Corgan Converts Natatorium Into Culinary Arts Building
Going green for the Collin County Community College Preston Ridge campus also meant saving green in the $3.5-million conversion of the college’s natatorium into a culinary arts building.
Dallas-based Hunt Construction - the construction manager at risk – wrapped up the fast-track building schedule recently after less than a year of building. The almost 10,000-sq-ft facility opened for hospitality and food service management classes for the Collin Community College Preston Ridge campus.
Dallas-based Corgan Associates Inc. was tasked with redesigning the existing natatorium to house the school’s culinary program, which had been using one small kitchen in Allen High School.
There were several benefits for the campus including improved facilities to expand the culinary program and the ability to convert an underused facility into something useful and cost effective, Dr. Toni Jenkins, vice president and provost of the Preston Ridge campus of Collin County Community College, told Texas Construction.
The city of Frisco built a natatorium at the college. The cost was about a half-million dollars every few years to keep the facility up to date and operating properly.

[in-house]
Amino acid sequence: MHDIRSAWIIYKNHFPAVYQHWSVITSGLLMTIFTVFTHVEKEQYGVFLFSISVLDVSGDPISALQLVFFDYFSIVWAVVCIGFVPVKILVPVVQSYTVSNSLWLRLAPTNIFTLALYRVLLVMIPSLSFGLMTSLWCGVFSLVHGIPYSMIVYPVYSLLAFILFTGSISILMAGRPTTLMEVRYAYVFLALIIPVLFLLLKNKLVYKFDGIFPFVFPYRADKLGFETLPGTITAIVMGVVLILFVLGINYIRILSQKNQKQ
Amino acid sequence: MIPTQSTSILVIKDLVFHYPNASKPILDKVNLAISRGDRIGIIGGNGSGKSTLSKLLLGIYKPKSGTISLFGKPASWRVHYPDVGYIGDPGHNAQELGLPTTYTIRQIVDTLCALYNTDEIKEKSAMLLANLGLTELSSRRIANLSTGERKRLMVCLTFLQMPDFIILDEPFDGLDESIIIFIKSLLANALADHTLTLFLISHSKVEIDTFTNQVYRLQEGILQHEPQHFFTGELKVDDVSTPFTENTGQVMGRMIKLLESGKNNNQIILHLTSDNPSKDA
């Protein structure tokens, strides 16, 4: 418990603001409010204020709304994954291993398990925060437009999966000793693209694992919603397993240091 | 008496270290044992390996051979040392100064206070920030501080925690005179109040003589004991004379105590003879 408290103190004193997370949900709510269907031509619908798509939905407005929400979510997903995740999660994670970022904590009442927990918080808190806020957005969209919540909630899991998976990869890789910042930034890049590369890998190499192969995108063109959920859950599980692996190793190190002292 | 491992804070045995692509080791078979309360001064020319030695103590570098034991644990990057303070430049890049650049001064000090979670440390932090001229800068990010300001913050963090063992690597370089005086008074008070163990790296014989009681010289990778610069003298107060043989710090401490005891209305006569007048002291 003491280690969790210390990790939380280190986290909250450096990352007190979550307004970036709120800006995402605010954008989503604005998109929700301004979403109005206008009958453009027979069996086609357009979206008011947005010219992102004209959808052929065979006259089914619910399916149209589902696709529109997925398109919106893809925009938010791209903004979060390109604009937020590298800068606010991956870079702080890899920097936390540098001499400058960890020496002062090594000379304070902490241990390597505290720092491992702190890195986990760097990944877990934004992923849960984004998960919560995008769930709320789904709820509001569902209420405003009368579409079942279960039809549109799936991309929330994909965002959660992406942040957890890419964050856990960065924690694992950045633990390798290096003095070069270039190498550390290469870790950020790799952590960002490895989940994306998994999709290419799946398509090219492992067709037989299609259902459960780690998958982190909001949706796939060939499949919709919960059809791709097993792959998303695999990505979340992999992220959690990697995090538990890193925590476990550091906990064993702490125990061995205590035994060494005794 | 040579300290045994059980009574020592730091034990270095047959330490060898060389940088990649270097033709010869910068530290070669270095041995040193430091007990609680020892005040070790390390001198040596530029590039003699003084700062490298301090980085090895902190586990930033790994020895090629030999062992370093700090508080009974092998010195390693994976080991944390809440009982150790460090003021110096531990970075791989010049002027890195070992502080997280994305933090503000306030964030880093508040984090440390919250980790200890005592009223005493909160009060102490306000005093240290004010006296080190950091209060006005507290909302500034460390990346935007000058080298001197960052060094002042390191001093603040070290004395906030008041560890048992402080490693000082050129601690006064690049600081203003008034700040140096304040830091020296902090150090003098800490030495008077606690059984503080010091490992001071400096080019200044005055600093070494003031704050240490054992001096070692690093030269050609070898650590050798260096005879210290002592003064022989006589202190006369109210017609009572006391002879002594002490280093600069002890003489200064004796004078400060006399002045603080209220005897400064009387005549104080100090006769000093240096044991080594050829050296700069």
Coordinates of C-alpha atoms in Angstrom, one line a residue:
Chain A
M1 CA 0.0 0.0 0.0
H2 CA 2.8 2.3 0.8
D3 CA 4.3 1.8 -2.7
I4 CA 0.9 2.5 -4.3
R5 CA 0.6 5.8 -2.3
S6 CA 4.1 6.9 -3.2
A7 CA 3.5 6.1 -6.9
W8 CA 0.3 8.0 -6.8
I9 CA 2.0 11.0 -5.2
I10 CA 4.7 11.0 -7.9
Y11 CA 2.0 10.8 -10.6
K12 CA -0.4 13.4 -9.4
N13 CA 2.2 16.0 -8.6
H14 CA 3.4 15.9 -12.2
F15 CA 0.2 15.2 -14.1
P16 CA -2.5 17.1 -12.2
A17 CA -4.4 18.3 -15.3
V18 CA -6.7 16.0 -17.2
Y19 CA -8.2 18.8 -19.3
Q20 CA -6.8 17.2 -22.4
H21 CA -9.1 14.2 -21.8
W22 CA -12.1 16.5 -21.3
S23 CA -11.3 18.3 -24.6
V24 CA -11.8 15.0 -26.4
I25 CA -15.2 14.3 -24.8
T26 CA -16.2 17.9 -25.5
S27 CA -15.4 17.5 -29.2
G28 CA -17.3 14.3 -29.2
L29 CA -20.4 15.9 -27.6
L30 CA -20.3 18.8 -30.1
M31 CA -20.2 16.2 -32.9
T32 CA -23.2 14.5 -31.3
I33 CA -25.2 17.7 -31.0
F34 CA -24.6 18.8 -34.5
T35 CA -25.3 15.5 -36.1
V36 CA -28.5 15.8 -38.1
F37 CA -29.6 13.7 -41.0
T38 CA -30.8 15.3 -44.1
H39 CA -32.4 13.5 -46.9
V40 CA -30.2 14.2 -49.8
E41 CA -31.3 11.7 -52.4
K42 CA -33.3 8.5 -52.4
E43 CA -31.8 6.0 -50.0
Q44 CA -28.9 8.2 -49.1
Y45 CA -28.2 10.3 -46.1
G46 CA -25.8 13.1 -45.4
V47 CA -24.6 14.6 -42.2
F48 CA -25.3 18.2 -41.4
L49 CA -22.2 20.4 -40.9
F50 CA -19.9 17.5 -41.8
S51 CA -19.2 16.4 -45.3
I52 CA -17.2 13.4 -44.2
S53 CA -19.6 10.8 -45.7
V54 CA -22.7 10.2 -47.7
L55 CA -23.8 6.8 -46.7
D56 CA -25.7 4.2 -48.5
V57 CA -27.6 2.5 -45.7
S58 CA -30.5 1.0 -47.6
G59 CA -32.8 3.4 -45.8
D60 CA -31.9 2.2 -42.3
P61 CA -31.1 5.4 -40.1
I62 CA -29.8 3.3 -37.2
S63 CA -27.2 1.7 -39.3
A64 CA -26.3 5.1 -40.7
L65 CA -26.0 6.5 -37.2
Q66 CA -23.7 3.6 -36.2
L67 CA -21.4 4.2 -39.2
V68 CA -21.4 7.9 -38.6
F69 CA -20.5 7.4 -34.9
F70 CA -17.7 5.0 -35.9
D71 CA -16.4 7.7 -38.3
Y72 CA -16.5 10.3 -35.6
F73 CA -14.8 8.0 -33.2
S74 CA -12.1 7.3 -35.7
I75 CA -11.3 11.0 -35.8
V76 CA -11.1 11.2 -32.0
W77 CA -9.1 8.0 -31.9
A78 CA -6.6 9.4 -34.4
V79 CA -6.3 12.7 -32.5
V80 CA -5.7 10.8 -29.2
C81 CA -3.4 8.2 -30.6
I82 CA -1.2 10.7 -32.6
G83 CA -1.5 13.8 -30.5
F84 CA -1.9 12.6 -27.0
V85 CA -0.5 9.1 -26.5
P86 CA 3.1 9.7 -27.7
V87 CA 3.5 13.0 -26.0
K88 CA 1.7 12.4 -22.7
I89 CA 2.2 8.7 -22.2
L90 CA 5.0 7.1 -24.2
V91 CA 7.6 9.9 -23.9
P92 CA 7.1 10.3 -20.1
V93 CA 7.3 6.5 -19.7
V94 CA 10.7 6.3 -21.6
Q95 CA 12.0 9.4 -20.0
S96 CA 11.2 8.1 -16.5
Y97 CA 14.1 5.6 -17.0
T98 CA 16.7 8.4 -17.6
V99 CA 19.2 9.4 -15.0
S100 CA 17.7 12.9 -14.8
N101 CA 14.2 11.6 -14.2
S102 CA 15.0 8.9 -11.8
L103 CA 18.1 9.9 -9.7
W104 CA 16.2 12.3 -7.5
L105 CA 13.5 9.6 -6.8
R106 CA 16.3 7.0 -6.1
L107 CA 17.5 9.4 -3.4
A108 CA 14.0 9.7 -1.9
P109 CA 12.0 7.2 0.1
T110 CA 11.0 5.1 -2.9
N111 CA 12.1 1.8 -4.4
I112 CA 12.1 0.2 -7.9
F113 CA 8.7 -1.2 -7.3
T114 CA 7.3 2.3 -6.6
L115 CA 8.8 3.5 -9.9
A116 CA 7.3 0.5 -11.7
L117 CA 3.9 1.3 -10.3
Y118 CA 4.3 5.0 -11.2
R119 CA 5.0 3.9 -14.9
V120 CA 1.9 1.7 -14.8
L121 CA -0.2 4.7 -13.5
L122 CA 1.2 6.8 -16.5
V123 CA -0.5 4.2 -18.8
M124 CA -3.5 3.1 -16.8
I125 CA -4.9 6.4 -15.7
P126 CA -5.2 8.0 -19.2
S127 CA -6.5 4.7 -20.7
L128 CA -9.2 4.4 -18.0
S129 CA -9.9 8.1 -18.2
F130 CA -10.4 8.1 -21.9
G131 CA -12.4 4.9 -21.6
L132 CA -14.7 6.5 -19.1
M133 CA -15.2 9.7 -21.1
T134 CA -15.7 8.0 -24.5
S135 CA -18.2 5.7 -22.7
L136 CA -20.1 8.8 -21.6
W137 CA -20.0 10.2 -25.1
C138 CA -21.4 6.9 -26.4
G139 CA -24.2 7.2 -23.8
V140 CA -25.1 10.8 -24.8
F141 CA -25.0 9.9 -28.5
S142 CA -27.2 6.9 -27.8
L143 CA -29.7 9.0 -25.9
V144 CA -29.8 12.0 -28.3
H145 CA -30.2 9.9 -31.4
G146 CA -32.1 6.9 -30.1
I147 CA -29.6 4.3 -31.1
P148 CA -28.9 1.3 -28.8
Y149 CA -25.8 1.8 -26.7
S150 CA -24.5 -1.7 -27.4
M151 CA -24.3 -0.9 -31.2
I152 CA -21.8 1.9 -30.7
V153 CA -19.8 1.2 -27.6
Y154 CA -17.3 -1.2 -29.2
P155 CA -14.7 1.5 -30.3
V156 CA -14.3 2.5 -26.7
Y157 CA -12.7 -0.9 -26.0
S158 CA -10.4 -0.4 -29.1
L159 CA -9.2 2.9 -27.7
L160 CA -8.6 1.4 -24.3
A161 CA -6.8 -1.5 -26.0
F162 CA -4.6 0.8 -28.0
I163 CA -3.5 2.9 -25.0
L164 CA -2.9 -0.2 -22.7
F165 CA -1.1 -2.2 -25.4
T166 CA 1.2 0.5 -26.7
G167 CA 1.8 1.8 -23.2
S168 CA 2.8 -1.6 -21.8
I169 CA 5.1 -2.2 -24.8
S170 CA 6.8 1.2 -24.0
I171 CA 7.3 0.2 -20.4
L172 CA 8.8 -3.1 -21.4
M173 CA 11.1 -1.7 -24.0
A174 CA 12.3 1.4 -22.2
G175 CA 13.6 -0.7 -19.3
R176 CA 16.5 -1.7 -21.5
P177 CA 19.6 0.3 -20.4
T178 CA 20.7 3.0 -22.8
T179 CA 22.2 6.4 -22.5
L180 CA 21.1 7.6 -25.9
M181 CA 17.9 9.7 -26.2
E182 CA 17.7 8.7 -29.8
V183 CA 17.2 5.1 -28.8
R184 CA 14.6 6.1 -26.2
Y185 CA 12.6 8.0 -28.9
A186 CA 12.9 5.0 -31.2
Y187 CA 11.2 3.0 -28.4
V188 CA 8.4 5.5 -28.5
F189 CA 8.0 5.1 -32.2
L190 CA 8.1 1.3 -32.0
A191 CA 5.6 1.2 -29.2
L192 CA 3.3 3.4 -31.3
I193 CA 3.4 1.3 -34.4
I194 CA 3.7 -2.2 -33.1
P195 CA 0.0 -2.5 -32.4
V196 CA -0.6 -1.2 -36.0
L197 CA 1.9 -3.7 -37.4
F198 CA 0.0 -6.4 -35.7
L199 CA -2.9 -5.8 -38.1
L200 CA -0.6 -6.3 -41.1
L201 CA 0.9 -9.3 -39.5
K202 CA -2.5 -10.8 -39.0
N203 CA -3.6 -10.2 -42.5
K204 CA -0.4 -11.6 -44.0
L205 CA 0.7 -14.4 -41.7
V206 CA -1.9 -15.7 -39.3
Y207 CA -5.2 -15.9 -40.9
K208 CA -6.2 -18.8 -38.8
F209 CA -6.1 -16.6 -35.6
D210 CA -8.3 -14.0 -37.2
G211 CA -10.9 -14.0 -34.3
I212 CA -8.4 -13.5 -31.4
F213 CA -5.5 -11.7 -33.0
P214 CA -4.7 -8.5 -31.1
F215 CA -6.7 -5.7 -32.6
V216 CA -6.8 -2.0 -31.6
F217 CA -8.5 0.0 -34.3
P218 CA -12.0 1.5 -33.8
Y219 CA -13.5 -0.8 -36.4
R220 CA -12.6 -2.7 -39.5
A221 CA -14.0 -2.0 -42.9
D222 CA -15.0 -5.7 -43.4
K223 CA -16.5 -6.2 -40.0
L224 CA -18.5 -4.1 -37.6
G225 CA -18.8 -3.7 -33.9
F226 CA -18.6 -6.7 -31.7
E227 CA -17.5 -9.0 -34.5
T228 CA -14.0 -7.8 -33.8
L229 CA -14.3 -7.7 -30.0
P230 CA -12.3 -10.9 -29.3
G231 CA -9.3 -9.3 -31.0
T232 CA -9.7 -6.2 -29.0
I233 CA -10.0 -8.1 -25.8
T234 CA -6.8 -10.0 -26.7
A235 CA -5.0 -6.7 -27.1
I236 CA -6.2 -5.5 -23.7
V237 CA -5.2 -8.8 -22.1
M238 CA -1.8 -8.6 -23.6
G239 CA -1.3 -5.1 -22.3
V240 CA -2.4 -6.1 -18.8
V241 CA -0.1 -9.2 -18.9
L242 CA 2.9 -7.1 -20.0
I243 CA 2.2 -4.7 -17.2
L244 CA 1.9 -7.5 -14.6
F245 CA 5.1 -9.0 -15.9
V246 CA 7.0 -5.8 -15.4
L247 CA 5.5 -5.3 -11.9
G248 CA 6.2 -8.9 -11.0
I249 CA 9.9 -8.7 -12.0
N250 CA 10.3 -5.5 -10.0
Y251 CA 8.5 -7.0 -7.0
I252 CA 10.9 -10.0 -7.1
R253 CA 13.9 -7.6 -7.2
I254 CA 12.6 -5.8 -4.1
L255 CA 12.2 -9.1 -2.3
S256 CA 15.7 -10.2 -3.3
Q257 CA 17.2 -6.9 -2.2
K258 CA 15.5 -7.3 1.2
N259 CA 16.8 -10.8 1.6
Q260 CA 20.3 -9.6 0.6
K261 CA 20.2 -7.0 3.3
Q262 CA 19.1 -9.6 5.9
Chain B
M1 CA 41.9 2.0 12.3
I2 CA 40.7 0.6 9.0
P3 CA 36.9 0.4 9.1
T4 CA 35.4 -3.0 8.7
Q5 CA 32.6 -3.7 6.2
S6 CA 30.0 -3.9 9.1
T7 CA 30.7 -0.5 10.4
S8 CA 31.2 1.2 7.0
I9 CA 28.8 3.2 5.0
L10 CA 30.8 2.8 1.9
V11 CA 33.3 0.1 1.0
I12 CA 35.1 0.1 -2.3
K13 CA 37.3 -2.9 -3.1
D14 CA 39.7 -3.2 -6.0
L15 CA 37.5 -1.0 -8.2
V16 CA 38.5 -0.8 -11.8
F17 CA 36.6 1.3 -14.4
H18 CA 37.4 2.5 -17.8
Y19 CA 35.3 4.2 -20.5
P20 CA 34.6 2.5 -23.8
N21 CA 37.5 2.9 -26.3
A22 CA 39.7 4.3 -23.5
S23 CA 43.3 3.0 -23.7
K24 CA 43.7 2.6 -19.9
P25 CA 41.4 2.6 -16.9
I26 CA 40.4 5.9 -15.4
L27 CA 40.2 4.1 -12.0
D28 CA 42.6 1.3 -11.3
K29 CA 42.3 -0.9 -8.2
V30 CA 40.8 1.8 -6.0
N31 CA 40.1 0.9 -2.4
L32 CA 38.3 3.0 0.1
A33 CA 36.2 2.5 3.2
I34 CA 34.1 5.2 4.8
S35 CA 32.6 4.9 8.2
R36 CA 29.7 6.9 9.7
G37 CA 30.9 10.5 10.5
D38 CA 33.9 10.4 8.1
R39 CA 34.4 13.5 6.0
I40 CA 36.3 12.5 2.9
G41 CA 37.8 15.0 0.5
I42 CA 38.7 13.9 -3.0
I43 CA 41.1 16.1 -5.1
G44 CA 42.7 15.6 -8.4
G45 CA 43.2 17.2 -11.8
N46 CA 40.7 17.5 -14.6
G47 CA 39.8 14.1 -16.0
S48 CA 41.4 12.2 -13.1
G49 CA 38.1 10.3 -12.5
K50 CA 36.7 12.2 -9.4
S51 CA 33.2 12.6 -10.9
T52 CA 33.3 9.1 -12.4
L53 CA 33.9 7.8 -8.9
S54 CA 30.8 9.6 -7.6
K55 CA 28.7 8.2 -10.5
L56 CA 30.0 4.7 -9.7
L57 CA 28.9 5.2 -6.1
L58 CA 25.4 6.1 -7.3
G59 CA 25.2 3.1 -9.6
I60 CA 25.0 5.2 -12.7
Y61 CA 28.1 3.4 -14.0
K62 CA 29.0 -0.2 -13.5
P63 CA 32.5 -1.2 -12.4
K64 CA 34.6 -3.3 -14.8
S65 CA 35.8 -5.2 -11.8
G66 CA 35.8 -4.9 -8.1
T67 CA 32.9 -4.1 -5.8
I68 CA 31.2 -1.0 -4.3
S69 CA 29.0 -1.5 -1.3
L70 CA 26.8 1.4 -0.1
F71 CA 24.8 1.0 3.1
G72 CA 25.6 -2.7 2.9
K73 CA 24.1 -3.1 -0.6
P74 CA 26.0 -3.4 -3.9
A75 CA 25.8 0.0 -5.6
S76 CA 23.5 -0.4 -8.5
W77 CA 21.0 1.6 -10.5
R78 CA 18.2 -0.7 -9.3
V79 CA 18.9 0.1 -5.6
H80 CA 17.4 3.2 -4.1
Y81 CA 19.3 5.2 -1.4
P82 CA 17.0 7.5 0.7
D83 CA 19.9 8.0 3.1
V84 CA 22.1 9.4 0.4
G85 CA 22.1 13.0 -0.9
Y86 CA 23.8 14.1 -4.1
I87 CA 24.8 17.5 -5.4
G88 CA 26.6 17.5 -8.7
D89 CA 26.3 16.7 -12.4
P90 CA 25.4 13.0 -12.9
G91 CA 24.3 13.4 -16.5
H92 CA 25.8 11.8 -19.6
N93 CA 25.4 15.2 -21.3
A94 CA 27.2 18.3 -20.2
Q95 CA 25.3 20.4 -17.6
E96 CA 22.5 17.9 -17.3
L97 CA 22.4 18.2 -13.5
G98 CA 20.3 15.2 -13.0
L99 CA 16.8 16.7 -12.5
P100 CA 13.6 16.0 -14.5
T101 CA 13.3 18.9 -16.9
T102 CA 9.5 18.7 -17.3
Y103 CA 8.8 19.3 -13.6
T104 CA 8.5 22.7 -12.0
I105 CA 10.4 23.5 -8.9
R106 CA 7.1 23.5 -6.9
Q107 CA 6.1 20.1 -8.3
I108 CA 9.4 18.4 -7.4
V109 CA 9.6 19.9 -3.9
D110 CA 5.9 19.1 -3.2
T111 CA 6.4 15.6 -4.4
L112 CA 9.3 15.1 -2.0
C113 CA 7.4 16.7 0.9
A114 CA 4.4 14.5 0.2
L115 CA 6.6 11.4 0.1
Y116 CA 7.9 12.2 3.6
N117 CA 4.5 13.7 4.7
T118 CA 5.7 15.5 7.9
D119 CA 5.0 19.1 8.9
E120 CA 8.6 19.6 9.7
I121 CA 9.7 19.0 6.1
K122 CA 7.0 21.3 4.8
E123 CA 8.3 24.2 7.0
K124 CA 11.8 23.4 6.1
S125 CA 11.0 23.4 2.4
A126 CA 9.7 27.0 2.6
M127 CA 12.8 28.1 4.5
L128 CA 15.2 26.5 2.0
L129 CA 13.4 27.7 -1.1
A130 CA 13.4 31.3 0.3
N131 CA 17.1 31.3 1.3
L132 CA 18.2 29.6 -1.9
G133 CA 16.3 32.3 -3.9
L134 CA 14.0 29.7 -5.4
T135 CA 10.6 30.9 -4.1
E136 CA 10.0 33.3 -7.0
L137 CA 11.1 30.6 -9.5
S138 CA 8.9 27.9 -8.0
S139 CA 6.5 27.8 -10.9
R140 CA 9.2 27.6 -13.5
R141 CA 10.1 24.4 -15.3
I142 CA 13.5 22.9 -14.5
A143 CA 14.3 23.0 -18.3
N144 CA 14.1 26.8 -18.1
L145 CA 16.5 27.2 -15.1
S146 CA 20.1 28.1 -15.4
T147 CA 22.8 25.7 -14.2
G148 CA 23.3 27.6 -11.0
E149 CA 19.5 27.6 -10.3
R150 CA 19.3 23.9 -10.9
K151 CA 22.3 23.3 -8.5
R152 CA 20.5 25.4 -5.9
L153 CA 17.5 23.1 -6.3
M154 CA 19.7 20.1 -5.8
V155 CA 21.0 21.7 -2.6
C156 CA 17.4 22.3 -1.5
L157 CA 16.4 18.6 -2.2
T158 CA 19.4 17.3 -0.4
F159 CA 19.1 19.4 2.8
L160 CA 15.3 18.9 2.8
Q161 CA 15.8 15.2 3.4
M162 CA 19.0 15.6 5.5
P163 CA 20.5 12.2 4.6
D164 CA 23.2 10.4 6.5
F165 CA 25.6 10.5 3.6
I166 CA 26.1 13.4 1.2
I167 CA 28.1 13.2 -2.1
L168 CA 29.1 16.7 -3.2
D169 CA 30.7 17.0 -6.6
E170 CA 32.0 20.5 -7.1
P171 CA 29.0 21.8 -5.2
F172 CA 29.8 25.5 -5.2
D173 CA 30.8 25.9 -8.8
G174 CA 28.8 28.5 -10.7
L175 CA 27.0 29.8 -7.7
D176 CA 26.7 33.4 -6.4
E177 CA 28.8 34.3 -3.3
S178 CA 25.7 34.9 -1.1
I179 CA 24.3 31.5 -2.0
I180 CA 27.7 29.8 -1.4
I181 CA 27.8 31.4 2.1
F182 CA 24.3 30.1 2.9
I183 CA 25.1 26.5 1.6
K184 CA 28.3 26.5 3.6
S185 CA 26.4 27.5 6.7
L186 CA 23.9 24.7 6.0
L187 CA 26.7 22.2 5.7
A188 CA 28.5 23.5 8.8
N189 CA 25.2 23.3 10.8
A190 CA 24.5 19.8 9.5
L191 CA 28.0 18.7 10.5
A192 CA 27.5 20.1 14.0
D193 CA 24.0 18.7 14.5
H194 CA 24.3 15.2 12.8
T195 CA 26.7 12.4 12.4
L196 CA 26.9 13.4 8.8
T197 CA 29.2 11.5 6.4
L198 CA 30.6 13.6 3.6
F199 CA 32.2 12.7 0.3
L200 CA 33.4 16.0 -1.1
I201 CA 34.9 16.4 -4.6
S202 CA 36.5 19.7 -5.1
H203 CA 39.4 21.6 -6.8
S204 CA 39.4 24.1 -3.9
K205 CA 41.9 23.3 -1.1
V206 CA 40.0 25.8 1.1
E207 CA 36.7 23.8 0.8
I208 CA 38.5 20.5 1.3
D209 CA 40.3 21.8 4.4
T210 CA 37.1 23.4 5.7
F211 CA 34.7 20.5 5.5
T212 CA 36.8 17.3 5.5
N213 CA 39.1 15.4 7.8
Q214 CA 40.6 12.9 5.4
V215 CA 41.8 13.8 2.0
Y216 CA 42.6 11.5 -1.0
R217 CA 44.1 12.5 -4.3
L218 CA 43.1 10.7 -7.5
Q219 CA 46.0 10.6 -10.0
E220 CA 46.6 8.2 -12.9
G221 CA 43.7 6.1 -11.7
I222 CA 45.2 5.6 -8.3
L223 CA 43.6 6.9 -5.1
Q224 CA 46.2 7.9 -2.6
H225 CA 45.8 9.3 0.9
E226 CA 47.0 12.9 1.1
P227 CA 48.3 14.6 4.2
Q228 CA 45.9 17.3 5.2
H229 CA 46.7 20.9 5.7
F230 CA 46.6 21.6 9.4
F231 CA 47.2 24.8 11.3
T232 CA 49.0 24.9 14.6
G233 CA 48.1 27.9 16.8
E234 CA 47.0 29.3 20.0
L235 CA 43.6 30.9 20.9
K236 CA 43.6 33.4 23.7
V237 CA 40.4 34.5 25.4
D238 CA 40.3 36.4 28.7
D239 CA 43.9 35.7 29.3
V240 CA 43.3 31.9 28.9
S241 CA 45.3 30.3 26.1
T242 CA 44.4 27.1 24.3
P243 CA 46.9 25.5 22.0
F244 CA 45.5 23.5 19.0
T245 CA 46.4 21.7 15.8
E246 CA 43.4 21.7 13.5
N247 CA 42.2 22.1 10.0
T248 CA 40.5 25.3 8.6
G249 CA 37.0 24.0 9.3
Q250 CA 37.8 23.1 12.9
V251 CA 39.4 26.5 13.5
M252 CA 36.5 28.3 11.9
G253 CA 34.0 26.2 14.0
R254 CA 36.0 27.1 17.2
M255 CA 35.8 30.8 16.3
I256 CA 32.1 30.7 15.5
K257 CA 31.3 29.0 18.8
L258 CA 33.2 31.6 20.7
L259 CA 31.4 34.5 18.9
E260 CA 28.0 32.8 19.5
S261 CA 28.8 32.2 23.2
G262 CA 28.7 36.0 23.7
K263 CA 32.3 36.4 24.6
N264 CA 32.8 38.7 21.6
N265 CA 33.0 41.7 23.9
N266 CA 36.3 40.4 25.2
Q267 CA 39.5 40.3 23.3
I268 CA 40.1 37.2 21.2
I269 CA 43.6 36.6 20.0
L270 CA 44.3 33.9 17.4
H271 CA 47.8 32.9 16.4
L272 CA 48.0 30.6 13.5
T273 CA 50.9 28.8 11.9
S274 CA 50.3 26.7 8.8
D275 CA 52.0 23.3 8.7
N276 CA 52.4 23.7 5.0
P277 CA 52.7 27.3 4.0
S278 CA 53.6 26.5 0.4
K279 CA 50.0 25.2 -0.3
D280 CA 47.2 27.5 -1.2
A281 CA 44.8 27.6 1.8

The project’s designer - David Zatopek, vice president of Corgan Associates Inc. – says leaders at the college recognized they needed to expand the culinary arts program, and the natatorium needed extensive improvements for which cost couldn’t justify the limited use of the facility.
Corgan has been a part of the project for two years. The first year was used to study the viability of the concept and adapting systems to support the kitchen. Zatopek says part of the value in redesigning the natatorium was that they could recycle an existing building rather than creating a new structure.
“We were able to do that and use the space the pool had occupied to place all of the plumbing without having to jackhammer and start from scratch,” he says.
One of the challenges in the design was to create an adequate teaching kitchen, which needs extra space so multiple students can watch demonstrations, Zatopek says.
“A culinary arts kitchen is like an artist studio because they engage in technical skills, but also in an art,” Zatopek says. “We had to incorporate technology into a design that would meet health, safety and code regulations – and make it a learning lab.”
Jenkins says the college’s hospitality and food service management program has recently added a pastry certification in addition to a number of other culinary certificates, and three different associate’s degrees in culinary arts.
“[With the new facilities] we are able to expand the curriculum to meet the needs of our community,” she says.